After writing many articles about finance, I decided to take a break and write about something lighter. After much thinking about what to write, I remembered someone mentioning me a book called “It is Only Money and It Grows on Trees!” by Cara Macmillan. The subject of the book intrigued me. It deals with how our concept of Money has been influenced by religions, geographies, events, cultures and traditions, family values over generations, and experiences over time. It also tells the readers that we have a choice to take control of our finances and suggests ways to achieve it. So, last week, I gave the book a read and thus here’s the review:
“It is Only Money and It Grows on Trees” is an excellent example of how the concepts of Money and Personal Finance can be explained in a layman’s terms. The book deals with the context of money in the real world and how different people have different attitudes towards money. What does money mean to different people? How are some people happy even when they are poor? Basically, our attitude towards money affects how we view money.
Then, it explains how these attitudes are formed and are moulded by various beliefs. It cites examples of how money has been viewed in different religions like Hinduism and Christianity and how the views have influenced the concept of money in religious households. An excerpt:
“The key to Hinduism is the values by which the people choose to live. The pursuit and want of money is acceptable. Greed is not. Hindus lead a simple life. Money is to be shared.”
The book then delves into how our memories and family values affect our perception of money. It says: “The resources that we need and want are based on who we are and how we live. To define who we are, we need to know what our values are. This can be different from our parents’ values, our grandparents’ values, or our memories of them.”
It is Only Money also explains how we can utilise different investment instruments as well as our talents to build wealth. Instead of being stuck in a rat race, nourishing our talent will provide income while keeping us happy.
The book in its lucid style advises us to invest time in order to take informed and sound financial decisions. It says:“Cars are not an investment. They do not increase in value. Major purchases like cars lose approximately ten to twenty percent of their value in depreciation when they are driven off the dealership’s lot and have now become ‘used.’”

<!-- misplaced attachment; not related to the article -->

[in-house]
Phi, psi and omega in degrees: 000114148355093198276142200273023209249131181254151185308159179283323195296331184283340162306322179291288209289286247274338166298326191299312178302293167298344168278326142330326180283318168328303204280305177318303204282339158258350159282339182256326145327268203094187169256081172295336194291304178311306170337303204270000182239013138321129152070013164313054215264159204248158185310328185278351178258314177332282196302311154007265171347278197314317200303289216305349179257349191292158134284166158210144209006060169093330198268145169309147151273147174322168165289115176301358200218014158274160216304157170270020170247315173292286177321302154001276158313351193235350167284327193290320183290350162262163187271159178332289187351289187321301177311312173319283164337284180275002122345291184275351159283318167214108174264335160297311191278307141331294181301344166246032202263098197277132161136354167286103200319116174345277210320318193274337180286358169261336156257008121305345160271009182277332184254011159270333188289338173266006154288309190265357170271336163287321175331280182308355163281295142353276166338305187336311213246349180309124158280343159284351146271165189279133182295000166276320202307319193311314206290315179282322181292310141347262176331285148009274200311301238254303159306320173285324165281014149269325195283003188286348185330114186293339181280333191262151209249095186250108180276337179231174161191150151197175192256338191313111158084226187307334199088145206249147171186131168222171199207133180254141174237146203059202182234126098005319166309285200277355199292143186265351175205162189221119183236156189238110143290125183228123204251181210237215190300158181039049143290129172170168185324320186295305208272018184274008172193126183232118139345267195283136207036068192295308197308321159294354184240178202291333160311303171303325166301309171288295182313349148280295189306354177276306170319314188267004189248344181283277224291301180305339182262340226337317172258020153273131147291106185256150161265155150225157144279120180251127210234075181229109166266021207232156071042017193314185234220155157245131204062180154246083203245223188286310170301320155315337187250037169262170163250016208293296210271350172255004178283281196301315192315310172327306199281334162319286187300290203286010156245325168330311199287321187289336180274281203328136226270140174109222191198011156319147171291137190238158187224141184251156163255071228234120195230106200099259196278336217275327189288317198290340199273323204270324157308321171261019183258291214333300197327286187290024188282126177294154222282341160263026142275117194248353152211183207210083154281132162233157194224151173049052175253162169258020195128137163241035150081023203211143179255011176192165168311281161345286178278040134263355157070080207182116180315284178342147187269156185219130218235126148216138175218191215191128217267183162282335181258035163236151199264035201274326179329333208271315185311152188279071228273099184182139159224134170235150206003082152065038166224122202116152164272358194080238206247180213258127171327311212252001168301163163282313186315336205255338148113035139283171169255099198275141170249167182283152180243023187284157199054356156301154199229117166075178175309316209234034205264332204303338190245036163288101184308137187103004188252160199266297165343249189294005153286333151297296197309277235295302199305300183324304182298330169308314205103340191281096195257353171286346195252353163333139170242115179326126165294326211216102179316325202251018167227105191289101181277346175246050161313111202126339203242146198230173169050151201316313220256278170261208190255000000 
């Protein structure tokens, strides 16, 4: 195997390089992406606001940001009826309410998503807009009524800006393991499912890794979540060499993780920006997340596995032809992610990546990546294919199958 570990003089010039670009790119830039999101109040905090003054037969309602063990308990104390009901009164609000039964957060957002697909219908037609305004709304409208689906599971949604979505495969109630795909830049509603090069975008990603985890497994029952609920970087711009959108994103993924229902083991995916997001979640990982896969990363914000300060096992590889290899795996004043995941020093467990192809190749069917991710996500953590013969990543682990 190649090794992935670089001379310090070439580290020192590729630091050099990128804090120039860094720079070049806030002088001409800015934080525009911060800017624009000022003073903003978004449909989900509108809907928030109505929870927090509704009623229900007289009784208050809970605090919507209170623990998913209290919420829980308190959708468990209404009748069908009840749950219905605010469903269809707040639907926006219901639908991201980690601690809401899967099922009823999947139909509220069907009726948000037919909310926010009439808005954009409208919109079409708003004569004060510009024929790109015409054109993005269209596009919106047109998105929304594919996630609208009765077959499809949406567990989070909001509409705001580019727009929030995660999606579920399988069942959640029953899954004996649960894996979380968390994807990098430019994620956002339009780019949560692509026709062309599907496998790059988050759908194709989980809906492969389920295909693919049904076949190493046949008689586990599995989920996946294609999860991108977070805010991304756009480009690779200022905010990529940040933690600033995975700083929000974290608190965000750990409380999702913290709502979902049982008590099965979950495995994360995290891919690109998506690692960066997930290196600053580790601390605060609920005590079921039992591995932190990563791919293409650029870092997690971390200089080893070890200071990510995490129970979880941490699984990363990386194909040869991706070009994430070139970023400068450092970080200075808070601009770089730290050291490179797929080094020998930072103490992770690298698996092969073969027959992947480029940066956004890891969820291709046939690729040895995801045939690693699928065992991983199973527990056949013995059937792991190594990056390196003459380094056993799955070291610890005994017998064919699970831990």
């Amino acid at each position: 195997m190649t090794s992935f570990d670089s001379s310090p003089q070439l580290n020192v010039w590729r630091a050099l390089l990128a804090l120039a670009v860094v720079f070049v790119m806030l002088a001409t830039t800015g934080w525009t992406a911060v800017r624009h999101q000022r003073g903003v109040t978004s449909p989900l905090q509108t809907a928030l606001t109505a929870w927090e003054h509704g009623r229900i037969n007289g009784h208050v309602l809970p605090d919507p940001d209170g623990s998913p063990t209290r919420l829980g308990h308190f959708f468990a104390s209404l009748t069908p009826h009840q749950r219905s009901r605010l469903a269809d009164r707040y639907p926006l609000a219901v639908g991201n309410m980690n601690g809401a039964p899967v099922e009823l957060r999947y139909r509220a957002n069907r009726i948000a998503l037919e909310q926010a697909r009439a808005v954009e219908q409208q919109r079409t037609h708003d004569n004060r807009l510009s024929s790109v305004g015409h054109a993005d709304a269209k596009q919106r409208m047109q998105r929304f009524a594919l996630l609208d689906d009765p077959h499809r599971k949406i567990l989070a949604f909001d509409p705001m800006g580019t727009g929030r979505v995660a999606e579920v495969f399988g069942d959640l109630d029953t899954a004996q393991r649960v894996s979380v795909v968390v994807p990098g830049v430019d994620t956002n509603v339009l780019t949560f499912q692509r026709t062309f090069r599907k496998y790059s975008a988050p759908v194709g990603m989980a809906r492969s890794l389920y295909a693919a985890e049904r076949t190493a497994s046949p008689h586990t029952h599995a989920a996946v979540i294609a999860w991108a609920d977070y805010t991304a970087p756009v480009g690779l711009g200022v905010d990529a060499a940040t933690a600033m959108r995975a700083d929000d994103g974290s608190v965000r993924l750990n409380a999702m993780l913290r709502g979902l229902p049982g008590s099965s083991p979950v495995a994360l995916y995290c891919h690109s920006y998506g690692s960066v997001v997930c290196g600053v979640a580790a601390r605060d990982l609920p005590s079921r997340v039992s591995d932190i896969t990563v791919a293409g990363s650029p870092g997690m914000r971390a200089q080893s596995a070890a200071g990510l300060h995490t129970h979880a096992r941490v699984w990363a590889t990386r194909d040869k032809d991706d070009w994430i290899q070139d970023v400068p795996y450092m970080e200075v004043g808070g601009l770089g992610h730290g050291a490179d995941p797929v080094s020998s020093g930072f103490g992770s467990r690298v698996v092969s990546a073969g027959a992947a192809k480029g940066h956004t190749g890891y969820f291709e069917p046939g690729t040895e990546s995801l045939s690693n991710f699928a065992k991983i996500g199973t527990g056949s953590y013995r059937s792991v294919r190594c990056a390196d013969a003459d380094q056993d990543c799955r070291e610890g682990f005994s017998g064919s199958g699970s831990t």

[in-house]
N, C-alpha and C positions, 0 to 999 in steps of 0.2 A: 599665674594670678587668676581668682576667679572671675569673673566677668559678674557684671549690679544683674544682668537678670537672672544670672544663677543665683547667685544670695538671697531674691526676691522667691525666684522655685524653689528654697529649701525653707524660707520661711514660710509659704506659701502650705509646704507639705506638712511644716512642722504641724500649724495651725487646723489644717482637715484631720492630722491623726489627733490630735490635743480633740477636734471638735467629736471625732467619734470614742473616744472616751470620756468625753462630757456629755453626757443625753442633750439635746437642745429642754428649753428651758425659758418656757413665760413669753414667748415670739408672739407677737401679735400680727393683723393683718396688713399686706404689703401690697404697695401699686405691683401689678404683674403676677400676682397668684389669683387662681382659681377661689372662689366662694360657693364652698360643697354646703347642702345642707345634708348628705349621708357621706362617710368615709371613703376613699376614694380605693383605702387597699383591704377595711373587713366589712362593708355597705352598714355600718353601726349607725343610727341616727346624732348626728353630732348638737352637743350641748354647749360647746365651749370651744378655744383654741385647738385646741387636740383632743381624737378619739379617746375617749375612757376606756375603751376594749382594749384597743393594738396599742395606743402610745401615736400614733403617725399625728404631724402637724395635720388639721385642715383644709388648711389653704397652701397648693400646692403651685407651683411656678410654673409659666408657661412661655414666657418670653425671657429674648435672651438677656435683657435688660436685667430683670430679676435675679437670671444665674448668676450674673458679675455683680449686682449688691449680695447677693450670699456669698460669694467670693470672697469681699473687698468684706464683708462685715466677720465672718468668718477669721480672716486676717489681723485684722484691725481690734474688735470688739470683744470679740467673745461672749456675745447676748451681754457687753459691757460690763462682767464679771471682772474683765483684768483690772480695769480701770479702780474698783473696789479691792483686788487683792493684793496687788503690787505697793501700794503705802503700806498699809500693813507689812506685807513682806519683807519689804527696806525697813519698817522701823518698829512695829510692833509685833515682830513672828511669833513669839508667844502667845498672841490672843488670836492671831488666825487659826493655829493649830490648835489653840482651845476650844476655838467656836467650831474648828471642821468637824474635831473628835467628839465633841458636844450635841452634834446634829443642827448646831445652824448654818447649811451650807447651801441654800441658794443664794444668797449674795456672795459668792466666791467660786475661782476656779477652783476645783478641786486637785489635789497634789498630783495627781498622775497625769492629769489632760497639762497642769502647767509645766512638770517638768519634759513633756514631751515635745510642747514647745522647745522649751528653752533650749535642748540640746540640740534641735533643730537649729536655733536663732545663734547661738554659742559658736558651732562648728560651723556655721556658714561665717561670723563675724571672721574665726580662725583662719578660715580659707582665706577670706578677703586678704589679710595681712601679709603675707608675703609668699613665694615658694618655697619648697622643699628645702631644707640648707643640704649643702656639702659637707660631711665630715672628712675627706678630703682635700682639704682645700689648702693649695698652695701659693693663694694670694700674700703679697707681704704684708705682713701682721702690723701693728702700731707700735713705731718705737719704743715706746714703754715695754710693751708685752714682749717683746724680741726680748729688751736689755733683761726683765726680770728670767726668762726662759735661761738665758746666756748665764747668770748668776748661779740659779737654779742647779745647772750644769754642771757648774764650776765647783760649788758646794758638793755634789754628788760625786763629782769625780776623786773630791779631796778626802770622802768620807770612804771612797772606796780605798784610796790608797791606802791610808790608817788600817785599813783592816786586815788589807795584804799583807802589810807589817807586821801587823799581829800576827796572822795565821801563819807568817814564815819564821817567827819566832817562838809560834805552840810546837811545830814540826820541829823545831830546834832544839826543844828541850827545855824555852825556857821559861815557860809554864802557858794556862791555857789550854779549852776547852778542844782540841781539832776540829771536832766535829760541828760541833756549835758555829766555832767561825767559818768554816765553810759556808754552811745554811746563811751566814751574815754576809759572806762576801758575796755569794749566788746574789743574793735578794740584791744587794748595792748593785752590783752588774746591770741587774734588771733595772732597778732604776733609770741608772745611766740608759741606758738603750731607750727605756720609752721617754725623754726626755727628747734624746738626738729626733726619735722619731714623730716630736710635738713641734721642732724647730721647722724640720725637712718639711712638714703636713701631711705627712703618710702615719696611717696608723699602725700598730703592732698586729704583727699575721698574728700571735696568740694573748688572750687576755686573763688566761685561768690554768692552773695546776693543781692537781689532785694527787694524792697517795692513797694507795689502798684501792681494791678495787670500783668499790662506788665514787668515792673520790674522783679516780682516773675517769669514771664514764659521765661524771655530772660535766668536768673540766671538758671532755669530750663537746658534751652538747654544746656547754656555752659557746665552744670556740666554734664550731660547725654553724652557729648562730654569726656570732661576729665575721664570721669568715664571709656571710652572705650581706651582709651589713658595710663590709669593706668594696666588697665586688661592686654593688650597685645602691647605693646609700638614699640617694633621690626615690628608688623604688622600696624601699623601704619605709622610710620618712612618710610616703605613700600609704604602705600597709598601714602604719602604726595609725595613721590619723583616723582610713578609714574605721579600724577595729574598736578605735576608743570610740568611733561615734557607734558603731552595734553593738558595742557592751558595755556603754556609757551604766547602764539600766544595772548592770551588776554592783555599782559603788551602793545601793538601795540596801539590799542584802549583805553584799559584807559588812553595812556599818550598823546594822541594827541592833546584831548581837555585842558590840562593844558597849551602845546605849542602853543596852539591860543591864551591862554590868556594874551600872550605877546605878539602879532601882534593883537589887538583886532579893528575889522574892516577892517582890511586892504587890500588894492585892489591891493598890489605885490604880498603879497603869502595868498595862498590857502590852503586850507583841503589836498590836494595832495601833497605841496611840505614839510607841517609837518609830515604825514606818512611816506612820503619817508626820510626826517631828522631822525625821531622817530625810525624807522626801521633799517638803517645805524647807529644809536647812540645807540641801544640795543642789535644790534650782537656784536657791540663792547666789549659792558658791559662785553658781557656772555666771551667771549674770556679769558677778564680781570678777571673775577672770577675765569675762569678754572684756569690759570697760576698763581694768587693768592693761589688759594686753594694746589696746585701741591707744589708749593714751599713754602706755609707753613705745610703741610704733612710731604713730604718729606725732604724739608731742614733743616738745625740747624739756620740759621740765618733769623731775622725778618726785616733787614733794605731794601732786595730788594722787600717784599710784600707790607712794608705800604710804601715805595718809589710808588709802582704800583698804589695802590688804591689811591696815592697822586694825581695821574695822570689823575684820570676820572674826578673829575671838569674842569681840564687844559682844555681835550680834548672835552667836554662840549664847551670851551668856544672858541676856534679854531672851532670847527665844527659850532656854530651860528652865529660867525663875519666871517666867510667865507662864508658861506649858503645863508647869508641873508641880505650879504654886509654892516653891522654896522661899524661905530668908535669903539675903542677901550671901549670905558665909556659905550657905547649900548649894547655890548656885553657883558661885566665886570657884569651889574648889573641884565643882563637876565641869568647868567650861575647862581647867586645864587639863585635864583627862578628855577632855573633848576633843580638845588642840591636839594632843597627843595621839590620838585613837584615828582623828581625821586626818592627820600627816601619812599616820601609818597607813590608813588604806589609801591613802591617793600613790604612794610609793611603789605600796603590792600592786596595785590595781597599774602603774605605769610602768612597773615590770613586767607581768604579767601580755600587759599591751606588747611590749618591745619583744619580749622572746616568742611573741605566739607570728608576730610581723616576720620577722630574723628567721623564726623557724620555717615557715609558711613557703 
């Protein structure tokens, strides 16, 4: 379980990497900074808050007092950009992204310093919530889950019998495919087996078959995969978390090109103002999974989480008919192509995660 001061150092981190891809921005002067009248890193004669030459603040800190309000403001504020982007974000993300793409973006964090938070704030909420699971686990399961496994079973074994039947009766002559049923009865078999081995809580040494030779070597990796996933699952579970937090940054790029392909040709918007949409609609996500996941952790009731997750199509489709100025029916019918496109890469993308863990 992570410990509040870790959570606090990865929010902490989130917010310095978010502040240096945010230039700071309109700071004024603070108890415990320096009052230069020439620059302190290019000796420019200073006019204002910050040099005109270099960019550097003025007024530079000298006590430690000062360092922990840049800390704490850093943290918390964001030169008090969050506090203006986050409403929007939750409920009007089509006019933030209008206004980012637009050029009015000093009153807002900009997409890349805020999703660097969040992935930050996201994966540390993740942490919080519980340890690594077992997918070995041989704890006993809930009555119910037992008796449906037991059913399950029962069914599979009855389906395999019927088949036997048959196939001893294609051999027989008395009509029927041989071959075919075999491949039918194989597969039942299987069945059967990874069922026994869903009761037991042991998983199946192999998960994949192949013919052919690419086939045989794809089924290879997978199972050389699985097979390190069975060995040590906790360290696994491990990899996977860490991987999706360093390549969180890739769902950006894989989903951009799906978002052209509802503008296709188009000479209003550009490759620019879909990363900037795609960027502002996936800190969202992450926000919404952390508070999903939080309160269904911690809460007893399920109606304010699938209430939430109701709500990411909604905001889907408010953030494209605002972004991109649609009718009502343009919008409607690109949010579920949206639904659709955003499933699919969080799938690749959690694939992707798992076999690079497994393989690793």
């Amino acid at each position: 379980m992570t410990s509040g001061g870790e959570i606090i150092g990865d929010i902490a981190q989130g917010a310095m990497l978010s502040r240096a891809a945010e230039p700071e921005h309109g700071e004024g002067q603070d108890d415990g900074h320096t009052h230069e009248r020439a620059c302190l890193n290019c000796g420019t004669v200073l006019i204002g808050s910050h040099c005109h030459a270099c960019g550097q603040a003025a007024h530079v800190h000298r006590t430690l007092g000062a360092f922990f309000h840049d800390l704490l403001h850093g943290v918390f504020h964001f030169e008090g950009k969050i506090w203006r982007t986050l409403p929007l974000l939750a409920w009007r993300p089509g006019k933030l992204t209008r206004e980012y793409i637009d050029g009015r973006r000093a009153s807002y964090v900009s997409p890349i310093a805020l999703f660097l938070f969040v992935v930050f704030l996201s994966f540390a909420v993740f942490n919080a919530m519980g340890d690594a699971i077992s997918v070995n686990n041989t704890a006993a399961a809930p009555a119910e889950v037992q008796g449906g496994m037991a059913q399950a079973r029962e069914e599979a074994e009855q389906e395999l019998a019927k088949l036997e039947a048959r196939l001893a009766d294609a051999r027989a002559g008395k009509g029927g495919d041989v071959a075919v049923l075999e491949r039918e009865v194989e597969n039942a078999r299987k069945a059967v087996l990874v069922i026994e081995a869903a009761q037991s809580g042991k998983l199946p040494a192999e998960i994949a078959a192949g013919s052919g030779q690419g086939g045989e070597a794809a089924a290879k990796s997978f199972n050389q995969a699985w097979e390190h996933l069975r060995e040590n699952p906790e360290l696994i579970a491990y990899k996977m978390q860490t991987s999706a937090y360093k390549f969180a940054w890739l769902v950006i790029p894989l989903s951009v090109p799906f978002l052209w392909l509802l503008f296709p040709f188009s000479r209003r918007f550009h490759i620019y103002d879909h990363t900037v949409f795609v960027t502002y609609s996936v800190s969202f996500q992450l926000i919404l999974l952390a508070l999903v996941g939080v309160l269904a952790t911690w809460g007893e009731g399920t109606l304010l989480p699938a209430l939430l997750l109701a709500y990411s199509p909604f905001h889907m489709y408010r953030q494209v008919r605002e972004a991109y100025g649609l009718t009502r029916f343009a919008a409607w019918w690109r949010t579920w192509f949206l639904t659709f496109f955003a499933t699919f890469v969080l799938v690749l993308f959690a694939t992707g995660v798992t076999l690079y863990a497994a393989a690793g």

Explaining how consumers are today cash cows for businesses, the book tells us that, we can and should avoid falling for their misleading ads. It is Only Money clearly distinguishes between one’s needs from one’s wants and suggests excellent ways to assert control over indulging impulsive shopping.
What I liked most about the book, is that it seamlessly flows from explaining our attitude towards money, to how to take control of our financial situation. There’s something in every religion and culture about managing money which can be practised to increase our wealth. It also touches upon how it’s crucial for a business to nurture its relationship with old customers. An excerpt: “Well, the first store is designed to do transactions. A transaction is a sale—one sale. The second store is designed to nurture customer relationships.” The book advocates that one should be a steward rather than a slave to money, which is absolutely true. After all, it’s only money…just a resource which should be utilised sustainably.
Overall, It is Only Money is a great book, fun to read, easy to understand and a must-read for all personal finance enthusiasts and especially for the ones who have just started their journey towards financial independence. Cara MacMillan has done an amazing job in presenting the aspects of Personal Finance in a very simple language.
Investment in Reading always gives Great Returns- WalletFunda